98th annual powwow used in part to celebrate Native American ancestry
Bright yellow, pink, purple and blue feathers, ribbons and bells filled the typically all-crimson Lloyd Noble Center on Saturday during the latest installment of the longest-running student-led powwow in the United States.
Nikki Self, The Oklahoma Daily
AT A GLANCE
Women’s fancy shawl
Golden age men
Golden age women
The 98th annual Spring Contest Powwow included participants from Comanche, Pawnee, Kiowa, Creek, Chickasaw, Choctaw and Cherokee nations and men, women and children gathered to celebrate their Native American ancestry while competing in traditional regalia.
Creek nation member Sarah Dill said many of the dances are traditionally from the plains tribes, but many other tribes join in the community celebration.
“It is largely a social event,” said Dill, English literary and cultural studies major.
Former Miss Indian OU Samantha Bachman was honored with song and dance before passing the crown to her successor, Samantha Benton. Both women danced with Mr. Indian OU, David Colbert, and were joined by friends.
A gourd dance was featured among the traditional dances. In a gourd dance, men shake gourds and dance in a circle with a drum in the middle, while women wearing shawls dance outside them, Dill said.
The dance is usually performed to honor an important person, and donations also were taken for the honoree.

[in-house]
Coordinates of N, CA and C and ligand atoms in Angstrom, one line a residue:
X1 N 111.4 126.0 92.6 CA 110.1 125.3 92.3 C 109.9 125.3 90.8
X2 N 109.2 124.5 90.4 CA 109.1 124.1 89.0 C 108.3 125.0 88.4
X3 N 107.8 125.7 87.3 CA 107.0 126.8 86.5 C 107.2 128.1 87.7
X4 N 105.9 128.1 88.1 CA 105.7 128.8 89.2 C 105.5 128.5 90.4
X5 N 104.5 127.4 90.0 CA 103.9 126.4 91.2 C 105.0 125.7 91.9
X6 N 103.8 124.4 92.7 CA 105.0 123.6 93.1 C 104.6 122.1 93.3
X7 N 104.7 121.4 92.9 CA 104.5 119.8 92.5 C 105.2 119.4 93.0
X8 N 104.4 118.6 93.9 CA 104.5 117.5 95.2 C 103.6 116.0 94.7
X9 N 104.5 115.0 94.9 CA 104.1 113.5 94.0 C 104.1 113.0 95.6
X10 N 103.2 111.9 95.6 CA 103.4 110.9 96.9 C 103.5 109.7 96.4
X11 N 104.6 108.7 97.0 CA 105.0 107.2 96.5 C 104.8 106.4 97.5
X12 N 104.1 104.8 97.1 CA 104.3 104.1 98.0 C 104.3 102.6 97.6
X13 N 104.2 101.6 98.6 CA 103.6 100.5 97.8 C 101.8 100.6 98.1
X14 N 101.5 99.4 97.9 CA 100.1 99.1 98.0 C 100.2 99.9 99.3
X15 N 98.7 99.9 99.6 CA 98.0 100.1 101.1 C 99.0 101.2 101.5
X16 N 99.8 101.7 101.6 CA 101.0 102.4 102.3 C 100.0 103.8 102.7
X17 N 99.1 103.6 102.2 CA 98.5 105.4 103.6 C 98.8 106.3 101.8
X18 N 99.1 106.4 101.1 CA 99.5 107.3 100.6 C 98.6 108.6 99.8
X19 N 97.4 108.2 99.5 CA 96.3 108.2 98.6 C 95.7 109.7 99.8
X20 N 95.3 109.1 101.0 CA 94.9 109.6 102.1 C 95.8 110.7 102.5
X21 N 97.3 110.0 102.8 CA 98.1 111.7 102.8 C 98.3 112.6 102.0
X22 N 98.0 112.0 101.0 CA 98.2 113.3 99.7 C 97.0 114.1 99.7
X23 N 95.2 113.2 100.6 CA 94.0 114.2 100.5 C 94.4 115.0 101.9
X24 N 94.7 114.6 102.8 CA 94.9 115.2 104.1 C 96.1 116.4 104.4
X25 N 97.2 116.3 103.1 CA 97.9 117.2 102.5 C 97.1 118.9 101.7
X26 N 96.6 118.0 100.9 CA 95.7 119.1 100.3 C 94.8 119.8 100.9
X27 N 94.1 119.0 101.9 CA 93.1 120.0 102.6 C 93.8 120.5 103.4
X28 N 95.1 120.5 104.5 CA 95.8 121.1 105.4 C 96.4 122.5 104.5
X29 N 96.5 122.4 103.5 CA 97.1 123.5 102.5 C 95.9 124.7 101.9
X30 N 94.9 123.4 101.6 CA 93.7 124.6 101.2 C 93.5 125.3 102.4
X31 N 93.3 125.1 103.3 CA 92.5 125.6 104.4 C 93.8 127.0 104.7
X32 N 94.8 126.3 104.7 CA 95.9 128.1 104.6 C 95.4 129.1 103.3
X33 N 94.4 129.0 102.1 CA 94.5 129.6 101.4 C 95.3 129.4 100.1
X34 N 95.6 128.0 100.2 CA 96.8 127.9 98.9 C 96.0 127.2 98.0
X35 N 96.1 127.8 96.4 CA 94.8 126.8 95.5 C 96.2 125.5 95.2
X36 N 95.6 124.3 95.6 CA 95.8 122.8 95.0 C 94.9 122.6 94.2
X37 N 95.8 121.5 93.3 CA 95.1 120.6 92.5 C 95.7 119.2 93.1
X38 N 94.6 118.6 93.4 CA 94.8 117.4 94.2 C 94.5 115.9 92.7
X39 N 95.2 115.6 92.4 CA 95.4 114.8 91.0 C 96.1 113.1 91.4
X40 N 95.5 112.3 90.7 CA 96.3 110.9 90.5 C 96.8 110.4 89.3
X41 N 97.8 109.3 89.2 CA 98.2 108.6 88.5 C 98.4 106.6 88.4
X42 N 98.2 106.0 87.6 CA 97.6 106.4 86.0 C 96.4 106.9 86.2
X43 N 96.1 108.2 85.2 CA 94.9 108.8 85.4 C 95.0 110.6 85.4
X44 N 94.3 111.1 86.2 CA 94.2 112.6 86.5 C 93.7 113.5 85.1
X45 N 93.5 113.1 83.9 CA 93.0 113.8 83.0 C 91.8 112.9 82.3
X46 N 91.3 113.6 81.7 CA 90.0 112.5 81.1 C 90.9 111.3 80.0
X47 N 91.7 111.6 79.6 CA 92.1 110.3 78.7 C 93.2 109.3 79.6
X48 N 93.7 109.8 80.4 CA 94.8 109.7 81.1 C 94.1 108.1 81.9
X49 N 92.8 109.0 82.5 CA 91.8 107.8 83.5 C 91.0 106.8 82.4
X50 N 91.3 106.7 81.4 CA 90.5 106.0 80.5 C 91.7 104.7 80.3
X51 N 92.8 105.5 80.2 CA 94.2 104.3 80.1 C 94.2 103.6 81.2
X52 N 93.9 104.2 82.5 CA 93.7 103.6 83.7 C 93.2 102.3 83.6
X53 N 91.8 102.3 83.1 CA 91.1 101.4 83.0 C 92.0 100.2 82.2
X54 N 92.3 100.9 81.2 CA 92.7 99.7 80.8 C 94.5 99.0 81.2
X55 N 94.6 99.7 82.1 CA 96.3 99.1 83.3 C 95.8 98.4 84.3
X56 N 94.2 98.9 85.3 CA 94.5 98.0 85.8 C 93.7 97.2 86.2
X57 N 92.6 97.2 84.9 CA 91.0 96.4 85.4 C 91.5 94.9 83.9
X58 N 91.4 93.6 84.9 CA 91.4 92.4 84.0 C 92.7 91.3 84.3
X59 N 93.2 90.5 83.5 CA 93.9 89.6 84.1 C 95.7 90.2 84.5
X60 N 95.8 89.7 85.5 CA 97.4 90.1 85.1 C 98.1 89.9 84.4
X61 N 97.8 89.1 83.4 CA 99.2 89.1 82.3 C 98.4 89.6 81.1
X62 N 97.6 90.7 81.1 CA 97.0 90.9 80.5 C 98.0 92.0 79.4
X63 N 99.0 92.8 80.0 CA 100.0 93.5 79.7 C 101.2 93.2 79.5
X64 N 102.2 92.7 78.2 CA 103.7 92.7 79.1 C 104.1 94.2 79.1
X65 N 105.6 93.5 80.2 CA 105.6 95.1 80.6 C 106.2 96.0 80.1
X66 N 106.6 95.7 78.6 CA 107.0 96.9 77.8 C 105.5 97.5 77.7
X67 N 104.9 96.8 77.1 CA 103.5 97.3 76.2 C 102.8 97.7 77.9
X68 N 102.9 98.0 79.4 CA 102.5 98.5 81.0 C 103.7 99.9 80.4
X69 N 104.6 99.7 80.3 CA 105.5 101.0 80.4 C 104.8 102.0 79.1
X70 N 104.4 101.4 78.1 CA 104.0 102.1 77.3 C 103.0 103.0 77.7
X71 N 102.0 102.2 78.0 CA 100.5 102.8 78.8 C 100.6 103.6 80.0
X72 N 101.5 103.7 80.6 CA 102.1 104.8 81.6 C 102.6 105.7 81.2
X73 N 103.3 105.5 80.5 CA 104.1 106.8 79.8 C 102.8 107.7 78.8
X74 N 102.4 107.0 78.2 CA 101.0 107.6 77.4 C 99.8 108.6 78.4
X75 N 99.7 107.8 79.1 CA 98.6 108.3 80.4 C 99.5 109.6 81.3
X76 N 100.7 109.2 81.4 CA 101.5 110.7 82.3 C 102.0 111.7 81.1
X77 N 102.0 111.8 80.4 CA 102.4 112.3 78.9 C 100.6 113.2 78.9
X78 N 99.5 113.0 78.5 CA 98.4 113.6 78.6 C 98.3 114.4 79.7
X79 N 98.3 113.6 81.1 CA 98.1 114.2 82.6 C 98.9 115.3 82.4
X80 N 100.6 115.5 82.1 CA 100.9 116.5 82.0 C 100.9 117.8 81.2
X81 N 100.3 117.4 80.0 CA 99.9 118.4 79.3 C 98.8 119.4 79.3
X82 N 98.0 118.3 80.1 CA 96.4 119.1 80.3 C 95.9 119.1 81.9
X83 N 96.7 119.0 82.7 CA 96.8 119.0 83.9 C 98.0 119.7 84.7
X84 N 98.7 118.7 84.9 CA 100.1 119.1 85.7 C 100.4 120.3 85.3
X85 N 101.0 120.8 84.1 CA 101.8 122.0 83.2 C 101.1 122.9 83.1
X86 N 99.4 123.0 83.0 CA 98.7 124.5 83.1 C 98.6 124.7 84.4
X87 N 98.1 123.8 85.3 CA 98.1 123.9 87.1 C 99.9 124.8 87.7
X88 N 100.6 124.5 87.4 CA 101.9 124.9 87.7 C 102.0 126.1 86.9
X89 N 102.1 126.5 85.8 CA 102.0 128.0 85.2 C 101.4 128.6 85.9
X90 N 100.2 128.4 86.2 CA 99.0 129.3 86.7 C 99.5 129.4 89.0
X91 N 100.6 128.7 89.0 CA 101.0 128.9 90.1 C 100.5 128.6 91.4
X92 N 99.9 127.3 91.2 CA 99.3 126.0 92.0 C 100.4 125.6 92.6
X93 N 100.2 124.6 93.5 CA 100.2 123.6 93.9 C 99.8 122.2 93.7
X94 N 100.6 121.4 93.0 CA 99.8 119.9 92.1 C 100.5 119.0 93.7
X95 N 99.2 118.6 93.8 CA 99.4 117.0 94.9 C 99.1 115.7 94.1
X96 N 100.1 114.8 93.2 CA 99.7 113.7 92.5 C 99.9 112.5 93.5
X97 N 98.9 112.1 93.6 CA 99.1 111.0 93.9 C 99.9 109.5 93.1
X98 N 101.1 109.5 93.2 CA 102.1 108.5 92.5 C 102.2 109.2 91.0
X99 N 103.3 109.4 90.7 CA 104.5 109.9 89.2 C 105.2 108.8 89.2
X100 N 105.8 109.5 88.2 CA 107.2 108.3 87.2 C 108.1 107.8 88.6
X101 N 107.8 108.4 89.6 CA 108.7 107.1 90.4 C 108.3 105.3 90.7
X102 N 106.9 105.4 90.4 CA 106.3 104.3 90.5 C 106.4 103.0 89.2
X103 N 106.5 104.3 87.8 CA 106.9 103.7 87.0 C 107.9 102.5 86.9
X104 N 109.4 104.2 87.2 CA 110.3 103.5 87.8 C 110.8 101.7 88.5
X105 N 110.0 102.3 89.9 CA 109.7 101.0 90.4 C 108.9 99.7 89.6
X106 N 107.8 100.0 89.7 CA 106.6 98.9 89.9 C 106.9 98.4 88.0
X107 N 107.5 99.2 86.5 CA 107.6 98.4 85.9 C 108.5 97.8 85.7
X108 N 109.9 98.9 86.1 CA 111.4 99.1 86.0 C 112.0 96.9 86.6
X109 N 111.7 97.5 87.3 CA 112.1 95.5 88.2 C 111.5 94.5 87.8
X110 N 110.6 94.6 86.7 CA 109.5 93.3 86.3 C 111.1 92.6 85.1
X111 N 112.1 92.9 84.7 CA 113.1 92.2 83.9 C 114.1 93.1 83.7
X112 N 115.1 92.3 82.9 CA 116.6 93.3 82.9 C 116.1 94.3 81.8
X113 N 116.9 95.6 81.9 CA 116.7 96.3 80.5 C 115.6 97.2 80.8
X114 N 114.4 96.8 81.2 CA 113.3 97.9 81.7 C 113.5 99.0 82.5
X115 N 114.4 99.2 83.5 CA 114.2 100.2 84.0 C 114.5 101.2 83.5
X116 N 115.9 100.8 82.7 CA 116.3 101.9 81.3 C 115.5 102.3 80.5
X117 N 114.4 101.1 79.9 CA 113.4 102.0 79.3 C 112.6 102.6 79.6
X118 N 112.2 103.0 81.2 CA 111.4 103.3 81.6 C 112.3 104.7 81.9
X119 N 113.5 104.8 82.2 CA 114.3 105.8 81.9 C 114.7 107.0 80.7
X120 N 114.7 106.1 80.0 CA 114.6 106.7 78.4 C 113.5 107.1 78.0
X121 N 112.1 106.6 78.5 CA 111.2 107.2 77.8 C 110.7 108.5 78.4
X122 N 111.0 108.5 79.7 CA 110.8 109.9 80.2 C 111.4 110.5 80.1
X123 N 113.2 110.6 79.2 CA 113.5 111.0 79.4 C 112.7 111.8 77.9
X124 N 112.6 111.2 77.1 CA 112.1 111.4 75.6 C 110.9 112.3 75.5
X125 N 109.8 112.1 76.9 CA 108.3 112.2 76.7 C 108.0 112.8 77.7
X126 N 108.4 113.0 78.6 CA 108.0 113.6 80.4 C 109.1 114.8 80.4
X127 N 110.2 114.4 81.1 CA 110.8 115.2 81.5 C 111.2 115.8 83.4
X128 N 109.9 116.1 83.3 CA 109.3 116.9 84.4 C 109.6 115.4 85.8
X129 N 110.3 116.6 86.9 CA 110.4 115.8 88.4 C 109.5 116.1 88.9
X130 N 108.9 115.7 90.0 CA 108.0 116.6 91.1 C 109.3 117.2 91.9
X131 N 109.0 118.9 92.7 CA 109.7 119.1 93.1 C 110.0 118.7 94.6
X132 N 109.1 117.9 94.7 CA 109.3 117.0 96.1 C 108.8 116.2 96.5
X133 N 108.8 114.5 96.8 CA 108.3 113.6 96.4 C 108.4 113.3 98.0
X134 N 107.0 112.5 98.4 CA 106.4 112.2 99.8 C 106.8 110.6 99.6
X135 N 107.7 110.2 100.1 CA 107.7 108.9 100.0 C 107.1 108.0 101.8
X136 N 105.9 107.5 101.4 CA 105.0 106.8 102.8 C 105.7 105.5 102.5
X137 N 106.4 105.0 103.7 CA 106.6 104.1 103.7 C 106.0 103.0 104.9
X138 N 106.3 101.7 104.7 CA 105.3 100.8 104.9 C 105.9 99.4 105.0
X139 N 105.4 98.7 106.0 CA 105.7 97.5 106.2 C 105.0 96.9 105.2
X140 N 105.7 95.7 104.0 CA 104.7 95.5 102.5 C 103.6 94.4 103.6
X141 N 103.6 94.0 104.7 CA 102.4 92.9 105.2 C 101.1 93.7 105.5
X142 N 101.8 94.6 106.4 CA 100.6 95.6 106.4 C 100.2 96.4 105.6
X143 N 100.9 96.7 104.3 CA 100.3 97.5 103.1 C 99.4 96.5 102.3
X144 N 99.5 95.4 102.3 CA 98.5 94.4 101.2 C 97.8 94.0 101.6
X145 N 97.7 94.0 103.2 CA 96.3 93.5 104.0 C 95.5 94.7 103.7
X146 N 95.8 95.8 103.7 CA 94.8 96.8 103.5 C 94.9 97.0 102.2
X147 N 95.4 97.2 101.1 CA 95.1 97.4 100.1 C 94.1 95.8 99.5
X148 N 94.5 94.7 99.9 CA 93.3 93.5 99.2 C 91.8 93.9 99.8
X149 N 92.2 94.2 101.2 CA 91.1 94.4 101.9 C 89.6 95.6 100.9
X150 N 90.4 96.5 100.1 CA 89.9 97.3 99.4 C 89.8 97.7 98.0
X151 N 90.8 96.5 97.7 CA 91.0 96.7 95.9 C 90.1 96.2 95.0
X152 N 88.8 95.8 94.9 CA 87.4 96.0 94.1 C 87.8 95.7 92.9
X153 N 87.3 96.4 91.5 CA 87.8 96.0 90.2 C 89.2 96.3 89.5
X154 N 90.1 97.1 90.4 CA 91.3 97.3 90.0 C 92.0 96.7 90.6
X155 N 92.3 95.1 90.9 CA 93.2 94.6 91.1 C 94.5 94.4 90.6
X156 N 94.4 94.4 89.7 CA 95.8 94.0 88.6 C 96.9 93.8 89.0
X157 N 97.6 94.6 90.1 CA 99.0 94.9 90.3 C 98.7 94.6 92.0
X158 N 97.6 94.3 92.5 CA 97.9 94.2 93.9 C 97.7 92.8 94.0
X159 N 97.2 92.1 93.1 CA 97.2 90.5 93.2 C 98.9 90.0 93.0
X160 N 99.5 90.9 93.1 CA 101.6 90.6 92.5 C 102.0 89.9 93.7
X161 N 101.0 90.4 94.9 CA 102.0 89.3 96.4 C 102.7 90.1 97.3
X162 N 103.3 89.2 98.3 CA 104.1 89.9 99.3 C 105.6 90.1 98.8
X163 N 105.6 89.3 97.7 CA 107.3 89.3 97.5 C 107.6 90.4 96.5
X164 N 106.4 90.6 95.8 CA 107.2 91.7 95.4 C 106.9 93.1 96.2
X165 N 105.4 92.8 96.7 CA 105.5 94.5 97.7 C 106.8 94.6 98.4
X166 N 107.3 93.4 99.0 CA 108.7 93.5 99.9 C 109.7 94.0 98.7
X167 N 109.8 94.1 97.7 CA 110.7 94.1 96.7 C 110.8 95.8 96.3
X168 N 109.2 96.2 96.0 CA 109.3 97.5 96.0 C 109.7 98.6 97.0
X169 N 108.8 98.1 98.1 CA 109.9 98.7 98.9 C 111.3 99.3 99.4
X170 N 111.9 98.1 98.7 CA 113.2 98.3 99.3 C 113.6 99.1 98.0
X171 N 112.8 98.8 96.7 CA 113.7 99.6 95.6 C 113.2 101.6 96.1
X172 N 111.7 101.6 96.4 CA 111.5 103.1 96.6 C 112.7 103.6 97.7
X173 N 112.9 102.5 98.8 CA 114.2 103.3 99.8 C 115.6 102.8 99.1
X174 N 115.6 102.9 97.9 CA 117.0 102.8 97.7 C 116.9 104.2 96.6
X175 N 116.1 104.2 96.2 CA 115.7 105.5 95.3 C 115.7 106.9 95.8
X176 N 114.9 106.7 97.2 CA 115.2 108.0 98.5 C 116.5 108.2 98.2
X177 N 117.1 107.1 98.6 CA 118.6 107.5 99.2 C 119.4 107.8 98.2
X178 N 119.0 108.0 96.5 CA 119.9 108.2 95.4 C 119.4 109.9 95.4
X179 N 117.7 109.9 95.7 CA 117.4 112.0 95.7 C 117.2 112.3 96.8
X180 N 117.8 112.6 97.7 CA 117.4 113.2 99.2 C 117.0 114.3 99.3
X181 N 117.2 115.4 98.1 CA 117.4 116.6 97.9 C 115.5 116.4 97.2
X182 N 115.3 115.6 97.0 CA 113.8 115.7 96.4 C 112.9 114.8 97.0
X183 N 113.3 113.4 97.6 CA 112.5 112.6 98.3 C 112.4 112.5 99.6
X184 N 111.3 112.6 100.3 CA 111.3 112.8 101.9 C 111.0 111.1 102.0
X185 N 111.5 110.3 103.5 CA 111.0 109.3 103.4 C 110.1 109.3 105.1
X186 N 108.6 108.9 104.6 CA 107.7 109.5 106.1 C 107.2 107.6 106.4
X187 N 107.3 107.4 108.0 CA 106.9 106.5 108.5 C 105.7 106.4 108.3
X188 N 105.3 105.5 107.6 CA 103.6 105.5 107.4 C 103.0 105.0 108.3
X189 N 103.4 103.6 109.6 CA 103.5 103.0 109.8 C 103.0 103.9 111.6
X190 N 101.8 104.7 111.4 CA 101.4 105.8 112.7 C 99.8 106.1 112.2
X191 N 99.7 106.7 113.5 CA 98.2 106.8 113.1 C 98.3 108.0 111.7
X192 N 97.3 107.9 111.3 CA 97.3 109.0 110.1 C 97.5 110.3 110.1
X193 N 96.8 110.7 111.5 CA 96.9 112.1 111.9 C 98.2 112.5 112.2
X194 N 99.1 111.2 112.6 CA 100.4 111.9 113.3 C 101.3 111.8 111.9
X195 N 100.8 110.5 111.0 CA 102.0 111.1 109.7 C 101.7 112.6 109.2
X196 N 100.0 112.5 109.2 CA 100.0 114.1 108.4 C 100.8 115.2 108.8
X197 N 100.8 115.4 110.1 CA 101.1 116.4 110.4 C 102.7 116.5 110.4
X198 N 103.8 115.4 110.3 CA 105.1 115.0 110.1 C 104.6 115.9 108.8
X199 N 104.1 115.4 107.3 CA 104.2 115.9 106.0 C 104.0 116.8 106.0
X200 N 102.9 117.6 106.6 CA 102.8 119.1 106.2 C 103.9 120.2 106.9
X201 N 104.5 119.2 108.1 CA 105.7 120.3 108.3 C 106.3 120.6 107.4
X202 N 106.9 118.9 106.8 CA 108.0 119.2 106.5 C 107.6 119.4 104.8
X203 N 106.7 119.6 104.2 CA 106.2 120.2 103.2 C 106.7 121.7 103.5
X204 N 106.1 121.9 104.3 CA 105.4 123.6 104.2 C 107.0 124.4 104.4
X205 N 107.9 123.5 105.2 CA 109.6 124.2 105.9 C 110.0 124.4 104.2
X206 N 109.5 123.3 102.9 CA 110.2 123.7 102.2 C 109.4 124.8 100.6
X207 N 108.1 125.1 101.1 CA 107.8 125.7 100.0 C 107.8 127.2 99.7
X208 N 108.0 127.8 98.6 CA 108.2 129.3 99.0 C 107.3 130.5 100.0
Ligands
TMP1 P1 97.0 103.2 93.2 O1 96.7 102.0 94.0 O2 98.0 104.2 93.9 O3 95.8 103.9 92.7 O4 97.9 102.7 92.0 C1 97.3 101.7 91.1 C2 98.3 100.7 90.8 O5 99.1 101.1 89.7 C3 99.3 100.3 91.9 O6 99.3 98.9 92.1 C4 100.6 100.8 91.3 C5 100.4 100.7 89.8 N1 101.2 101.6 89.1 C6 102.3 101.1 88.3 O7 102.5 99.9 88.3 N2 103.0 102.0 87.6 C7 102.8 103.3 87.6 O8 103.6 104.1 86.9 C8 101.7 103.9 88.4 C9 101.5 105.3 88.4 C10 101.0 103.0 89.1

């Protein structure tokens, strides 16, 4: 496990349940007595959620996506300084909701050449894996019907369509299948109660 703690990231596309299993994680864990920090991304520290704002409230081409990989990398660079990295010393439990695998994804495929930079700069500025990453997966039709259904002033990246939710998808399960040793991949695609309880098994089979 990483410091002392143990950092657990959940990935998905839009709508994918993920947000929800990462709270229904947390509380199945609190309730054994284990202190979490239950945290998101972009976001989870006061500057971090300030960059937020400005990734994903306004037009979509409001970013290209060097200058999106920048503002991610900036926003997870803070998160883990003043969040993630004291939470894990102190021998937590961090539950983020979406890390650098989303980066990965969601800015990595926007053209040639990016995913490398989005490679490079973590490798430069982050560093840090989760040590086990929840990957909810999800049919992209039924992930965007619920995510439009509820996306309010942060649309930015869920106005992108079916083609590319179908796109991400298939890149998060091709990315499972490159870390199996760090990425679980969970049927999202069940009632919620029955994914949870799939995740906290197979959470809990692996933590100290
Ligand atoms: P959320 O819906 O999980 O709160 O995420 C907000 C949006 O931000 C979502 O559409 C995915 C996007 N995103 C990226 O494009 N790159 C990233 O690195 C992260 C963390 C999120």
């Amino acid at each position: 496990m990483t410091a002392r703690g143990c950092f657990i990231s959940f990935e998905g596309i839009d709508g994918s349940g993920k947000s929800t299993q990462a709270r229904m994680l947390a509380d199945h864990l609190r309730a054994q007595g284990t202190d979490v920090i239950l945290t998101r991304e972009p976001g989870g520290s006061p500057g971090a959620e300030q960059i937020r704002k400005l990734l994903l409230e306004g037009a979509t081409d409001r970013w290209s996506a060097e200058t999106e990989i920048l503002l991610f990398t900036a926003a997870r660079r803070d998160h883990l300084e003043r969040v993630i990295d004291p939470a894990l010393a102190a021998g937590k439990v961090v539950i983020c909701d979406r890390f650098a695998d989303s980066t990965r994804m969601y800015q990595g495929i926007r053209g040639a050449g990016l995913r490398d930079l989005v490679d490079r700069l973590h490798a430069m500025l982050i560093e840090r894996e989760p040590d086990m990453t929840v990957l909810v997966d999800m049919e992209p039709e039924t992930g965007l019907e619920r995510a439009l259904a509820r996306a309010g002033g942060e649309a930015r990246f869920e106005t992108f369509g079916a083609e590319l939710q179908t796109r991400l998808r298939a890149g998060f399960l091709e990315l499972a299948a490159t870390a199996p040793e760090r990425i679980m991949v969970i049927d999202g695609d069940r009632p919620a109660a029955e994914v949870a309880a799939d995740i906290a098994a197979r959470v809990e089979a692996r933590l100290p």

Participants and attendees gathered for a grand entrance and danced together in intertribal dances before the contest began.
Dancers included Tiny Tots, Junior Boys and Girls, Golden Age Men and Women before the eight men’s and women’s dances.
Edson Yellowfish and Erin Yarholar served as the head man and head lady. Herb Adson led the singing with the Kiowa Tia-Piah Society gourd clan.
The women’s fancy shawl and jingle dances attracted the most participants.
In the fancy shawl dance, women dance wearing brightly colored, beaded dresses individually choreograph their own dances, according to the Red Earth Program.
For the jingle dance, women wore dresses decorated with jingling metal adornments and dance in reverence, keeping careful to match the beat of the drum.
The men’s grass and fancy war dances displayed the most elaborate costumes of the event.
In the men’s grass dance, men wear regalia decorated in fringe and ribbons. It is among the most ancient of the surviving tribal dances, according to the Red Earth program.
The greatest number of participants danced in men’s fancy war dance. Men donning brightly colored feather bustles and headdresses dance to the fast beat of a drum, according to the Red Earth Program.
The event ended with a final intertribal dance with the American Indian Student Association, an auction and raffle drawings. All contest winners were awarded prizes.
Members of the community look forward to the 100th anniversary powwow in 2014, Bachman said.
Event donors included the OU American Indian Alumni Association, the Comanche nation, the Waters family, Society of Native American Gentleman and UOSA.